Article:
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Matinee: 'Ans Westra: In Her Own Words' Share This on LinkedIn   Tweet This   Forward This

20 March 2021

Saturday matinees long ago let us escape from the ordinary world to the island of the Swiss Family Robinson or the mutinous decks of the Bounty. Why not, we thought, escape the usual fare here with Saturday matinees of our favorite photography films?

So we're pleased to present the 297th in our series of Saturday matinees today: Ans Westra: In Her Own Words.

This 12:04 video by Anastasia Photo presents New Zealand photographer Ans Westra who begins the story of her life behind the lens with the simplest of introductions. "My name is Ans Westra," she says.

Born in the Netherlands in 1936, she visited Edward Steichen's The Family of Man exhibit when it came to Amsterdam in 1956. Inspired by the photographs in the exhibit, she saved up her money until she could afford a Rolleiflex.

It's the only camera we see her with through six decades of work, by the way.

The next year she went to New Zealand where her father had immigrated and, after failing to find work at with a photographer, got a job at a pottery in Auckland. When she moved to Wellington, she joined the Wellington Camera Club, finally getting jobs in various studios there.

She traveled around the country in a Volkswagen bug that she slept in after cooking dinner on an open fire on the side of the road.

At the same time, she pursued the documentary work the Steichen exhibit had inspired her to shoot, traveling around the country in a Volkswagen bug that she slept in after cooking dinner on an open fire at the side of the road.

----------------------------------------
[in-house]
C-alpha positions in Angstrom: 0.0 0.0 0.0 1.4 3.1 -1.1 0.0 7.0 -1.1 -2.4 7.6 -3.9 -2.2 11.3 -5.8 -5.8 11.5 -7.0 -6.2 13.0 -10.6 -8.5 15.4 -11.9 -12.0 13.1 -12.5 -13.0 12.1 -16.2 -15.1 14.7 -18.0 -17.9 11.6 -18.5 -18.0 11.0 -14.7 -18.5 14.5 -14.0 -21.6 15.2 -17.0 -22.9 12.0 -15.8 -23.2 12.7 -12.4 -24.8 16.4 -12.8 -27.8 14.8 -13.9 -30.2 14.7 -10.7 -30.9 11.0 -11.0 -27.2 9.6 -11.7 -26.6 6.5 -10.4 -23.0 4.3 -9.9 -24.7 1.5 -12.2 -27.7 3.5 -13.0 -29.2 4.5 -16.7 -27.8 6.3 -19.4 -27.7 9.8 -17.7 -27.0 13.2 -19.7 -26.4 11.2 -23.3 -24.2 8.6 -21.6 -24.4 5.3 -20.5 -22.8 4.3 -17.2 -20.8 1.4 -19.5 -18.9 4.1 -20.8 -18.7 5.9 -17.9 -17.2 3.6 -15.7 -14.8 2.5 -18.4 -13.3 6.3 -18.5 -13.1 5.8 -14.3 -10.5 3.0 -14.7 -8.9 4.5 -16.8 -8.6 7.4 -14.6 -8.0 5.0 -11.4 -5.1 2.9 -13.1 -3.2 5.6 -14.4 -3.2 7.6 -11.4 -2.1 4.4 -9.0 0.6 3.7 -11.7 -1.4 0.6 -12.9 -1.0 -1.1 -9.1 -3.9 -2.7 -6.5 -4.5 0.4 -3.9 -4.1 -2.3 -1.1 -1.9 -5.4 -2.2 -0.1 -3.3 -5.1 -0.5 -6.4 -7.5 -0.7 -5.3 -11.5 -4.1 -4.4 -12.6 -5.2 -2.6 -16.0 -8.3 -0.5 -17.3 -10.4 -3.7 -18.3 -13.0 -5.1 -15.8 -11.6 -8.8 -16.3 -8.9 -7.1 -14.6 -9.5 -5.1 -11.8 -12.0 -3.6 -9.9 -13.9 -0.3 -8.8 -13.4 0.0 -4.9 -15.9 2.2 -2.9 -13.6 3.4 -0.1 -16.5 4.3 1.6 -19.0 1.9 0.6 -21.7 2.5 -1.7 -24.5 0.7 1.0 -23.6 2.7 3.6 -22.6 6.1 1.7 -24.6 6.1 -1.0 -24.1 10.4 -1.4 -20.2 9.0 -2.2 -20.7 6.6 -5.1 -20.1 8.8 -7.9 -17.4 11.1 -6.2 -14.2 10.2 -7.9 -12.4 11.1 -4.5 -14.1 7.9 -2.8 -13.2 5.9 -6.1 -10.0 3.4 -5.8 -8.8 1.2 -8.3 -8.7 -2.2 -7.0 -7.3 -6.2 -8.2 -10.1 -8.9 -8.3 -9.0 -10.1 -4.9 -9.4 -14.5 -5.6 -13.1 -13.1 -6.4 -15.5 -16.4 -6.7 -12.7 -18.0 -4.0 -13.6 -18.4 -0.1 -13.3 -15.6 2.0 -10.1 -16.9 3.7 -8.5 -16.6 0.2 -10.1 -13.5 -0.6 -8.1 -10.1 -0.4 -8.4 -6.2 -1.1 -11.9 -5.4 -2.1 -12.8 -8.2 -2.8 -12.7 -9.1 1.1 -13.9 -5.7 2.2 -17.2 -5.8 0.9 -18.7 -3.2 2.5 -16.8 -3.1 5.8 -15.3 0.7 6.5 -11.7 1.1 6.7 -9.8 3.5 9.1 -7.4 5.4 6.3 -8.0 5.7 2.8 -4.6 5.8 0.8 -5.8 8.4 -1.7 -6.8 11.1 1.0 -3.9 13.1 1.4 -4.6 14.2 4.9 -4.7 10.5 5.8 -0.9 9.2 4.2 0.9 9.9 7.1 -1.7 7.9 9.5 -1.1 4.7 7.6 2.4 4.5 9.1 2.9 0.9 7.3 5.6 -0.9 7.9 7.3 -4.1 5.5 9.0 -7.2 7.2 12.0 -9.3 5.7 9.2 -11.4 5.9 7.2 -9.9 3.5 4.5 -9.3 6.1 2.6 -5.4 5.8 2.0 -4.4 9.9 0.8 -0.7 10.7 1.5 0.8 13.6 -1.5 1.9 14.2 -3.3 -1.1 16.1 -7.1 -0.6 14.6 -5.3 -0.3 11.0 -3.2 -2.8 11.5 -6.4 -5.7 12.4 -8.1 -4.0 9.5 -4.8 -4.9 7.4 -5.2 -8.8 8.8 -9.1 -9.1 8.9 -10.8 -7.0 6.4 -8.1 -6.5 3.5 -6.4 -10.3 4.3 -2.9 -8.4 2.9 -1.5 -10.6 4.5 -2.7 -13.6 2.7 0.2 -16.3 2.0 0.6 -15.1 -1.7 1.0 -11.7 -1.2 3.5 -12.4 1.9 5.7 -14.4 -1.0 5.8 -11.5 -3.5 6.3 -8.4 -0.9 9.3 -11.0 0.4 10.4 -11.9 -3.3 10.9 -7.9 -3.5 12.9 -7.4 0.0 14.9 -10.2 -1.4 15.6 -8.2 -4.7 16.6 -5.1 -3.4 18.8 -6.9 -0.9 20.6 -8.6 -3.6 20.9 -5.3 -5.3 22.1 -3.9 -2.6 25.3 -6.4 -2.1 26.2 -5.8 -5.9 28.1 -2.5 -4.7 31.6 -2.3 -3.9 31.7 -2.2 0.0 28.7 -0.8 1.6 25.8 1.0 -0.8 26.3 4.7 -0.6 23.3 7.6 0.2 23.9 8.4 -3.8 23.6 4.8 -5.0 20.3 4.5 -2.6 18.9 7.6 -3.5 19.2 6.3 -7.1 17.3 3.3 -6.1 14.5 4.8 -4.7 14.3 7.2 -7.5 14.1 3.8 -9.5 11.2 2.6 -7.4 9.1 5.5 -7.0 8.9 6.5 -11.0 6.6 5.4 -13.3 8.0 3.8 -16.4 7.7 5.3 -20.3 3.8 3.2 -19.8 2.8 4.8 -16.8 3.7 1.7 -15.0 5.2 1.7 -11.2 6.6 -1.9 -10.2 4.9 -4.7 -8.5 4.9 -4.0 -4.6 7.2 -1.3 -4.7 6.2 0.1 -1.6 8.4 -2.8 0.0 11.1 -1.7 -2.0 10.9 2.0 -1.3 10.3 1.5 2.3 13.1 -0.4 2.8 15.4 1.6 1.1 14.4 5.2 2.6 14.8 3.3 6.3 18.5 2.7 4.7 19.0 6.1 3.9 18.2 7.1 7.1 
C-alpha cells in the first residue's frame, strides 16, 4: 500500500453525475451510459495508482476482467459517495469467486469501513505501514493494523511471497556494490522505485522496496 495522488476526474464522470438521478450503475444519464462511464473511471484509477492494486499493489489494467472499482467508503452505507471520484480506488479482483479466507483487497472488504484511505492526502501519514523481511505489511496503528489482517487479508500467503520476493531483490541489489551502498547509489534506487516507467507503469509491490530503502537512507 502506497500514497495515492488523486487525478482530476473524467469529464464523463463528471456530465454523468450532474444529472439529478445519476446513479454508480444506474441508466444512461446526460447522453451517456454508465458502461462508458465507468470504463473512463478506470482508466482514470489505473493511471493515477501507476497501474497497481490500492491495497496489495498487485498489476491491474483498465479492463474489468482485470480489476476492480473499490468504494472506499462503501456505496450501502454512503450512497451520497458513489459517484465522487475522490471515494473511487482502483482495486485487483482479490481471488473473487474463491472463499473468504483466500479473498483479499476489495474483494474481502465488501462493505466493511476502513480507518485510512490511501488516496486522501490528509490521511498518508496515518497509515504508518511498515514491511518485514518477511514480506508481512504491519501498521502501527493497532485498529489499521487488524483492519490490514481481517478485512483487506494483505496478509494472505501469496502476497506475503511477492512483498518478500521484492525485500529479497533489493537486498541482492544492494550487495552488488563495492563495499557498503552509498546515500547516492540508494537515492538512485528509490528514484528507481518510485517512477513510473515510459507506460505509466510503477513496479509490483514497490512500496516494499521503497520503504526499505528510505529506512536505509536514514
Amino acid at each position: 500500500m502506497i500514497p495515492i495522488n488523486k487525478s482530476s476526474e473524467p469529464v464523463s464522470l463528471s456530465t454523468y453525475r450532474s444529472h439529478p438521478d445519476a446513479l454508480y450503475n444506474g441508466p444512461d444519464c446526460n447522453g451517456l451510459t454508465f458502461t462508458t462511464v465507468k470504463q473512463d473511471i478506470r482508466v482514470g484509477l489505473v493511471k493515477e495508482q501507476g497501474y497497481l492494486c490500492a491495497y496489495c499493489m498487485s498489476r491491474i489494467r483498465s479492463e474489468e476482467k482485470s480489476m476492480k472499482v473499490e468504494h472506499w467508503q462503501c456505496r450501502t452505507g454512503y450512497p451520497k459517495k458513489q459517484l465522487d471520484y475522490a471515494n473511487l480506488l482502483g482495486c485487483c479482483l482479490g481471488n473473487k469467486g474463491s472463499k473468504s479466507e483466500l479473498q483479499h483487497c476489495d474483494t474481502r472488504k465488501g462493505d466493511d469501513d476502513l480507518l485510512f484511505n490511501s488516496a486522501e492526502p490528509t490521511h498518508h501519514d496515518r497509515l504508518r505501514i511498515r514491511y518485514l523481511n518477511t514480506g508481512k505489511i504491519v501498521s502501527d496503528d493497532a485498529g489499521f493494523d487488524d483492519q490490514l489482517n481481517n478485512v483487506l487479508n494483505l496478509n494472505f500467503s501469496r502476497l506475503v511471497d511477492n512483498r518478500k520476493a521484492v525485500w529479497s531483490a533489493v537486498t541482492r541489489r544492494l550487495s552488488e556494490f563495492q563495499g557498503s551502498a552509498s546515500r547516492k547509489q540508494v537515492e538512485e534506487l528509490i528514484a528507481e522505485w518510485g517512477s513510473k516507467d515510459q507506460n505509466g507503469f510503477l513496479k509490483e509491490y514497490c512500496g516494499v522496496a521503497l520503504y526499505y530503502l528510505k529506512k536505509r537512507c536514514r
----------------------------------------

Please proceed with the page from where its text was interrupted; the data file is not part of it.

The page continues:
She eventually photographed the Maori and won a photography magazine award that led to work with the School Publications Branch of the Department of Education.

Her photography was acknowledged with a Certificate of Excellence from the New York World's Fair photographic exhibition in 1964–1965.

In 1982, her negatives were archived at the Alexander Turnbull Library in Wellington, which digitized her collection in 2014. Two years later, a museum was dedicated to her work, housing over 55 years of images and 200 books in which her work appears.

But not much of that makes it into her story.

Instead, she talks of how using the twin reflex camera makes you look down and, consequently, put your subject on a pedestal. And what a privilege it is to share a moment of someone's life. To tell a part of their story.

The video is interspersed with her black-and-white stills, video of her shooting with the Rolleiflex and printing in the darkroom.

One video segment shows her lining up a shot when a young girl, oblivious to what is going on, walks right in front of her camera. But that doesn't disturb Westra in the least. It's as if the girl had passed by as Westra was blinking her eyes.

Talking about those days as an unknown photographer living out of her Volkswagen, she says she did everything "on a small budget." But what she created on that small budget has turned out to be priceless.


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